May 20, 2013
Since constitutional reform has become so central in public debate in recent weeks, one argument in favour of returning to more pressing issues might be that no constitutional amendments should be proposed until the unfinished business of the previous 1994 constitutional reform has been resolved — and here pride of place might well go to creating a rational federal revenue-sharing system with the Santa Cruz provincial government’s current plight yet another example of its absence. This crisis did not begin yesterday and nor will it end today or tomorrow (not even for hapless Governor Daniel Peralta at our press time). The latter’s problems go back at least nine months when the La Cámpora militant youth grouping withdrew both its Cabinet participation and legislative support right at the start of Peralta’s second term — within a broader context the province has lacked clear leadership ever since three-term governor Néstor Kirchner reached the Presidency in 2003 with the presidential couple overshadowing their three strike-plagued successors.
President Cristina Fernández de Kirchner has shown ample signs of wanting Peralta out while there is a case for saying that the cash-starved governor is pushing the self-destruct button himself with Wednesday’s extraordinary press conference denouncing “destabilization” in response to the even more bizarre charges of espionage against CFK (Security Secretary Sergio Berni’s interpretation of the provincial police contribution to presidential security) but this thing seems bigger than either of them — Peralta, who has just survived a brutal police strike of almost a month, will not be leaving so easily even although his position seems completely impossible with the denial of both national government and provincial legislative support (only five of the 22 Victory Front deputies back him). On her side CFK would like to avoid the scandal of a federal trusteeship or openly forcing out Peralta in her adopted province but this might not be so easy either.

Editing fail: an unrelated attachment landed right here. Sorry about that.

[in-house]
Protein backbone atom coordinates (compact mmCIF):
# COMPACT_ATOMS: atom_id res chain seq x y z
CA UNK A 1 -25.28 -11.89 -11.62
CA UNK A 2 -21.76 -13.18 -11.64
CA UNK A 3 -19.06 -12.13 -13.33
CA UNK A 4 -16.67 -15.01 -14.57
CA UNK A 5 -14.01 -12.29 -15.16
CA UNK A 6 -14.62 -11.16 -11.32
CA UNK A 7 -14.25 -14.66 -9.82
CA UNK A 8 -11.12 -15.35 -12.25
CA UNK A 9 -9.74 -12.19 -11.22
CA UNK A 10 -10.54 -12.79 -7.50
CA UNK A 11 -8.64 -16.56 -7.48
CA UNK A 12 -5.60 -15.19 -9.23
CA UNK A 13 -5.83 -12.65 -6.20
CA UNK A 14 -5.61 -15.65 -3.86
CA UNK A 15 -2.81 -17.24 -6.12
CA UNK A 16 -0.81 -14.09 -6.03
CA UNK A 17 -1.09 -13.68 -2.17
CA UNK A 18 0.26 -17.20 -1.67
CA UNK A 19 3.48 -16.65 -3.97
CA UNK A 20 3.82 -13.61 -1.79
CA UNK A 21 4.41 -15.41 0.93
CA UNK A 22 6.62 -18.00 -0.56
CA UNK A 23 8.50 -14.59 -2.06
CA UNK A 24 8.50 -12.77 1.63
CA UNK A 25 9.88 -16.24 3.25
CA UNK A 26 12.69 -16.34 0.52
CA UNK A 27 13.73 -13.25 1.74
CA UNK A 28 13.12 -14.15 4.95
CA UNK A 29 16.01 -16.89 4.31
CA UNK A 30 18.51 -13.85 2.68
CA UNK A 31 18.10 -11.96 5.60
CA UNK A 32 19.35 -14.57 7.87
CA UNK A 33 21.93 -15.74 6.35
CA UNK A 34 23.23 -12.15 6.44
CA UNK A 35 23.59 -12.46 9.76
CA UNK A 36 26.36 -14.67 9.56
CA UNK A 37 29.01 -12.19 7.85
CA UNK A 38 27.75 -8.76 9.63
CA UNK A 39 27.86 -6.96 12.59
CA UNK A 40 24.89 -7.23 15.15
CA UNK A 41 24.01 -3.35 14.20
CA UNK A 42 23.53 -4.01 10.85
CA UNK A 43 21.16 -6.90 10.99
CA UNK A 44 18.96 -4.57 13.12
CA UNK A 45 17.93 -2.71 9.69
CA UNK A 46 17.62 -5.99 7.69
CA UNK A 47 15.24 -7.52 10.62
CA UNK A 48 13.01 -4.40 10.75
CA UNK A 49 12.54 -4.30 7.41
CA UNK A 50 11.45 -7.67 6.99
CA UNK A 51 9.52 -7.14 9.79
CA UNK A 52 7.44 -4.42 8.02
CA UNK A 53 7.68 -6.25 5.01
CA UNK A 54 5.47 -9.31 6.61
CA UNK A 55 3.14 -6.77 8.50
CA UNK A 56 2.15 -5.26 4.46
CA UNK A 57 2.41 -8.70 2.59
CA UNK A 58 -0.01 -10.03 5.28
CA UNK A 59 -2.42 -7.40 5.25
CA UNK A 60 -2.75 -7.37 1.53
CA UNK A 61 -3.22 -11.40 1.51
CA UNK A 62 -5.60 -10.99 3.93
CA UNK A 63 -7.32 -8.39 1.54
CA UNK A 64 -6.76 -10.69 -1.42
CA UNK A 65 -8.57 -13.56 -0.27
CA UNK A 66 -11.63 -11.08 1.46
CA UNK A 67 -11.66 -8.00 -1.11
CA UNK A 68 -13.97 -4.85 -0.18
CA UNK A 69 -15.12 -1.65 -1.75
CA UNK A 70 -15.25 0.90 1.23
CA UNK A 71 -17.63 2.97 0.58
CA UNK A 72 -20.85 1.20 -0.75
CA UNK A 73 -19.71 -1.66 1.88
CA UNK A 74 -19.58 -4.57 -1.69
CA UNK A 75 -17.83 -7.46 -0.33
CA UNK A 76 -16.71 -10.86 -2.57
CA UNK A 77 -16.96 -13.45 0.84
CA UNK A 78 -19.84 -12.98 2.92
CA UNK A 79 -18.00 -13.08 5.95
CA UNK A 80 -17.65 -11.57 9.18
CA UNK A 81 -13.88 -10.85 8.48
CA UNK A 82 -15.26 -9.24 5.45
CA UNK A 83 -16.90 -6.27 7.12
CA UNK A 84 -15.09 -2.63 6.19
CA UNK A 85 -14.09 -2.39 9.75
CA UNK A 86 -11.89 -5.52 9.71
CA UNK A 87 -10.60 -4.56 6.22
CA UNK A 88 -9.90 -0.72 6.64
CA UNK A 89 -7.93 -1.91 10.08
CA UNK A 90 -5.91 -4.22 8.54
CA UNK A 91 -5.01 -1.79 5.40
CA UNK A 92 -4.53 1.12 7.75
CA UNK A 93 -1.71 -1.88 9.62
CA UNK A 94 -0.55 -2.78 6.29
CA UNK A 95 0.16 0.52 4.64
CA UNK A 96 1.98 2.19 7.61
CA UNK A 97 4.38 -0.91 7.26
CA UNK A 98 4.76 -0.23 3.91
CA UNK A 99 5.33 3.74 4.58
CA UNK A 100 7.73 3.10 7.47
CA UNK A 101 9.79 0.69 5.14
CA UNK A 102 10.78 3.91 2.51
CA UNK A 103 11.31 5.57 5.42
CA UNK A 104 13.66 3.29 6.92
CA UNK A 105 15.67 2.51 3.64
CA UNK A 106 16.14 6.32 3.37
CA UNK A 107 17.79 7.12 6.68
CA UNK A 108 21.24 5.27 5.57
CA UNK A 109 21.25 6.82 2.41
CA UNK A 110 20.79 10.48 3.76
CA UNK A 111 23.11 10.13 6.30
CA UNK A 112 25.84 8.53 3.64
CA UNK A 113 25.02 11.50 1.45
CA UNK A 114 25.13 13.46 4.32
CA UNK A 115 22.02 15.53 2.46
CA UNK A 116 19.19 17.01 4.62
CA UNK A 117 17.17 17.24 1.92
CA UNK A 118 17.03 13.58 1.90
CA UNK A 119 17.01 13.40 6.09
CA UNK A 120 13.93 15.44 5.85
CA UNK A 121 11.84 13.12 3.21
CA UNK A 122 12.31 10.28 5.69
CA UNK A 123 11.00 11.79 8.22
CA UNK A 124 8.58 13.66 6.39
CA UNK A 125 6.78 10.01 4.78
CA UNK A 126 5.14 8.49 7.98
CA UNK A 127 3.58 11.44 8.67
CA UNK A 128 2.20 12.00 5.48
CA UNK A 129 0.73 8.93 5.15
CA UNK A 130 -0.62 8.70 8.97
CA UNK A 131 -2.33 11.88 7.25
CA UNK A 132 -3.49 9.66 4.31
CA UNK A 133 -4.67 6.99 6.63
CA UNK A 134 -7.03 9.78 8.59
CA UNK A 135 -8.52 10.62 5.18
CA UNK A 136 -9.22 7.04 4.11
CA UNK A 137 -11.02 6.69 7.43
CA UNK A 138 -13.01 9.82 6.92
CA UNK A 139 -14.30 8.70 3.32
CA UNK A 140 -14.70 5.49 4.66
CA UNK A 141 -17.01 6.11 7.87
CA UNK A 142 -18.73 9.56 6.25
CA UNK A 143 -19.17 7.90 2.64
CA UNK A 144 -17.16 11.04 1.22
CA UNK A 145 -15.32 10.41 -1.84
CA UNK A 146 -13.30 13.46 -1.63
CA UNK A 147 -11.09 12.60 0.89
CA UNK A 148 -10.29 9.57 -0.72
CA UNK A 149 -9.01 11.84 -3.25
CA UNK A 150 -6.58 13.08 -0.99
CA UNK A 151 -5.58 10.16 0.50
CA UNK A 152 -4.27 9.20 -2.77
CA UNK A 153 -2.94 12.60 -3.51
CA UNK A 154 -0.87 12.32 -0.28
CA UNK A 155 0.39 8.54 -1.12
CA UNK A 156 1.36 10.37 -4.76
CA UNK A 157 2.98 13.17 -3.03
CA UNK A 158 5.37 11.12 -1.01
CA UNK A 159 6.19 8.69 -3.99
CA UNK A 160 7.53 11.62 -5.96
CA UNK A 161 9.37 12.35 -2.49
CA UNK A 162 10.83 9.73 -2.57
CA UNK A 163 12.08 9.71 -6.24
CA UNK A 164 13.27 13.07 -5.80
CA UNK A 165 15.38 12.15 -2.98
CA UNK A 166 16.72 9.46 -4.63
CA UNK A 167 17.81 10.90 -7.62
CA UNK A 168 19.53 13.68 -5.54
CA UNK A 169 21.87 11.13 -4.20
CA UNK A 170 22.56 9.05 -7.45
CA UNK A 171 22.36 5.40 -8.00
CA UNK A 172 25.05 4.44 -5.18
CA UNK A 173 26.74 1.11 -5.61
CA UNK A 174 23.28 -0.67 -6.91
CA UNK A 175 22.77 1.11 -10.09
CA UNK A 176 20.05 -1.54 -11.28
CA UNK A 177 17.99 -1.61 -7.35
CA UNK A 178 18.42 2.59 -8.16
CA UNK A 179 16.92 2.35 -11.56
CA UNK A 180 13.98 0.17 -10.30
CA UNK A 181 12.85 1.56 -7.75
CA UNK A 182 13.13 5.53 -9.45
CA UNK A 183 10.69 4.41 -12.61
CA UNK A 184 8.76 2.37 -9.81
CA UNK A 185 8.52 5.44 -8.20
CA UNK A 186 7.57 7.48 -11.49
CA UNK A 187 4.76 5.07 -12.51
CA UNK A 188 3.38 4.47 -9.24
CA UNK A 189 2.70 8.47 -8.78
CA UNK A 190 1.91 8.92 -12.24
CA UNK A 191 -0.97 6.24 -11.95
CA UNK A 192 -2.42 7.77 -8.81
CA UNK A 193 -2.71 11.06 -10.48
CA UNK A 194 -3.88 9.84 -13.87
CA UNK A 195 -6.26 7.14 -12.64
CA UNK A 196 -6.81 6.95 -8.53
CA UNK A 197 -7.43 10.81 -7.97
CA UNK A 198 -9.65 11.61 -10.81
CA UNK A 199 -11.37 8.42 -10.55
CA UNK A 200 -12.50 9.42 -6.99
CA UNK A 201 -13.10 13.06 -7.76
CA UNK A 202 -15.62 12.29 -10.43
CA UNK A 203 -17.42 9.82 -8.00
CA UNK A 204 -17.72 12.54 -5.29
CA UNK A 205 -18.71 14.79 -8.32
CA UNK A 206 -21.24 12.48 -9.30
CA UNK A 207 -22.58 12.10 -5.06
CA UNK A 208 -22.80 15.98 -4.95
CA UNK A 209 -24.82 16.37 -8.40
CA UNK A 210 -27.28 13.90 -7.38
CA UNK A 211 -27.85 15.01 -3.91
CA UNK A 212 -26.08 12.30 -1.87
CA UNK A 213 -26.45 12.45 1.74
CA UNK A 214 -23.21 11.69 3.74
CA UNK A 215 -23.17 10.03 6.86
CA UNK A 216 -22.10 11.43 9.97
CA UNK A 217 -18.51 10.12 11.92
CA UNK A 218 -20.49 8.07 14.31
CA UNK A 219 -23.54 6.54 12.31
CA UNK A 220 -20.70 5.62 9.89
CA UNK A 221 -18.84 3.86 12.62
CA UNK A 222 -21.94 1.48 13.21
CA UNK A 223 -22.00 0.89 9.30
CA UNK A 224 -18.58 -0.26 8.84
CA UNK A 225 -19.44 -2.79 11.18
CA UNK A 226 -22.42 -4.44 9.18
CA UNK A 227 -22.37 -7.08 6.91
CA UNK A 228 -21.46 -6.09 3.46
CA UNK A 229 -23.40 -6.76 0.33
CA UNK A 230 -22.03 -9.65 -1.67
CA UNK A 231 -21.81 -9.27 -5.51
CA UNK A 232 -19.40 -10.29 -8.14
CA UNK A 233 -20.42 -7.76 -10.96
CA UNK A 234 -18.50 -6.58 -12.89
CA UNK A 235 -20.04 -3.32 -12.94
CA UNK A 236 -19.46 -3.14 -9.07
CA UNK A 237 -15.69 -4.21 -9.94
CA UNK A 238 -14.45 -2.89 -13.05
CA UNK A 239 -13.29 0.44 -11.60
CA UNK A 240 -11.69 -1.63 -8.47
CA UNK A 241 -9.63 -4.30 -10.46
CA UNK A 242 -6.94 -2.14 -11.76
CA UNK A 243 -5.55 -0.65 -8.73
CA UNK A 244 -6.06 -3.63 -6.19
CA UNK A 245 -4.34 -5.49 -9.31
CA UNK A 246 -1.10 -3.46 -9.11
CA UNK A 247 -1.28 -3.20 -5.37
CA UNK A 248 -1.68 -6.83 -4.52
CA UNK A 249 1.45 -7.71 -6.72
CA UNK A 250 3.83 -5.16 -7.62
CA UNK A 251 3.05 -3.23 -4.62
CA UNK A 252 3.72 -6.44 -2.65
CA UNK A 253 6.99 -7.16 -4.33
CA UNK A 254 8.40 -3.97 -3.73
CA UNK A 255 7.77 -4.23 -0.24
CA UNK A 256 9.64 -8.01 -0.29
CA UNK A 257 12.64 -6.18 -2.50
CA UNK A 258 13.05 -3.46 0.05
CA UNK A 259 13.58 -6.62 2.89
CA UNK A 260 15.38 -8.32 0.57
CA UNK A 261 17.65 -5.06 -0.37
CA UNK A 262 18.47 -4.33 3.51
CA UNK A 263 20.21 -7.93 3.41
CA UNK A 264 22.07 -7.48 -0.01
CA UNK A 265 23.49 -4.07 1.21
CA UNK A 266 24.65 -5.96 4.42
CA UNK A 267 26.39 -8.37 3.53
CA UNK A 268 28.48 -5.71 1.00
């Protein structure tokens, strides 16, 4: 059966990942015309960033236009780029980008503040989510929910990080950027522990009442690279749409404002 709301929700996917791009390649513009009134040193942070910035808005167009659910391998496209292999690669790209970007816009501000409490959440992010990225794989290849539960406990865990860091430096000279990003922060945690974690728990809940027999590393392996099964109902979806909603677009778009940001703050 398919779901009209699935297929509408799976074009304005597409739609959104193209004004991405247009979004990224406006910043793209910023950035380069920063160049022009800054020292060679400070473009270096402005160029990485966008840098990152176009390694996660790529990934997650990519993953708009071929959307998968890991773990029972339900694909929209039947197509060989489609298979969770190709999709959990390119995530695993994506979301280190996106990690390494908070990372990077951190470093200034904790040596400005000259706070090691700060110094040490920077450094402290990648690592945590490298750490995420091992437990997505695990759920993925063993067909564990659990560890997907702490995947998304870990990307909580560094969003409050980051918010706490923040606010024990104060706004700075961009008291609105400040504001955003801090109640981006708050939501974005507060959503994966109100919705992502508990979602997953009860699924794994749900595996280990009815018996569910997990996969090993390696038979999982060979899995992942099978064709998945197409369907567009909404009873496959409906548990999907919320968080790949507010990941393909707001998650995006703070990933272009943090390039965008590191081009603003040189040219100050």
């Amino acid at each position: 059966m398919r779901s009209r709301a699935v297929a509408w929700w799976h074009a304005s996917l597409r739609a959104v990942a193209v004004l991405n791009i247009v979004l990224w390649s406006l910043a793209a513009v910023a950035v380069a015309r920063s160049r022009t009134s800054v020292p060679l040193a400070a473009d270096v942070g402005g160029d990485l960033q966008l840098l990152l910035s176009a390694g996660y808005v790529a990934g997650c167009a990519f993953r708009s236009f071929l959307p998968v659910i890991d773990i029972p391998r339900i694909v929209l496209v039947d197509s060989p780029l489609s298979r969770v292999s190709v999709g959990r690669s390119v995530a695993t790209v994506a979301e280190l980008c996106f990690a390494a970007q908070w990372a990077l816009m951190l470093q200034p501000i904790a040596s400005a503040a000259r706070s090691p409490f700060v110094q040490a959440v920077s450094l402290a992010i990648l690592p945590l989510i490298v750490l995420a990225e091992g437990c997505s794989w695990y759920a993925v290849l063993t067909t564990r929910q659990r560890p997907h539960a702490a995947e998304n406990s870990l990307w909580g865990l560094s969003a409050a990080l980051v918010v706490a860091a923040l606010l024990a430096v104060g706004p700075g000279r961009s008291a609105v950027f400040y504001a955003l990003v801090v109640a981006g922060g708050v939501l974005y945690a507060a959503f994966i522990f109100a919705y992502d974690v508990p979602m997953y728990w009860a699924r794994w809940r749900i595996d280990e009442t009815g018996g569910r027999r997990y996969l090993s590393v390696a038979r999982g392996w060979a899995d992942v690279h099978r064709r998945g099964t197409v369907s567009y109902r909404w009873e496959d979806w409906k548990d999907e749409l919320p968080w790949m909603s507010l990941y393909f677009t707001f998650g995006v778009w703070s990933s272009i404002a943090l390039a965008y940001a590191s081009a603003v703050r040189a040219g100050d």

Yet the conundrums of Argentine federalism are not limited to the bottom of the country — thus Buenos Aires Governor Daniel Scioli, who heads the country’s most important district, has almost as much trouble obtaining Kirchnerite legislative support for his tax reforms as his namesake Peralta for incurring provincial debt. Given that the other major provinces of Santa Fe and Córdoba also have issues, it is high time that a perverse federal revenue-sharing system virtually making provincial finances dependent on national whims is reformed.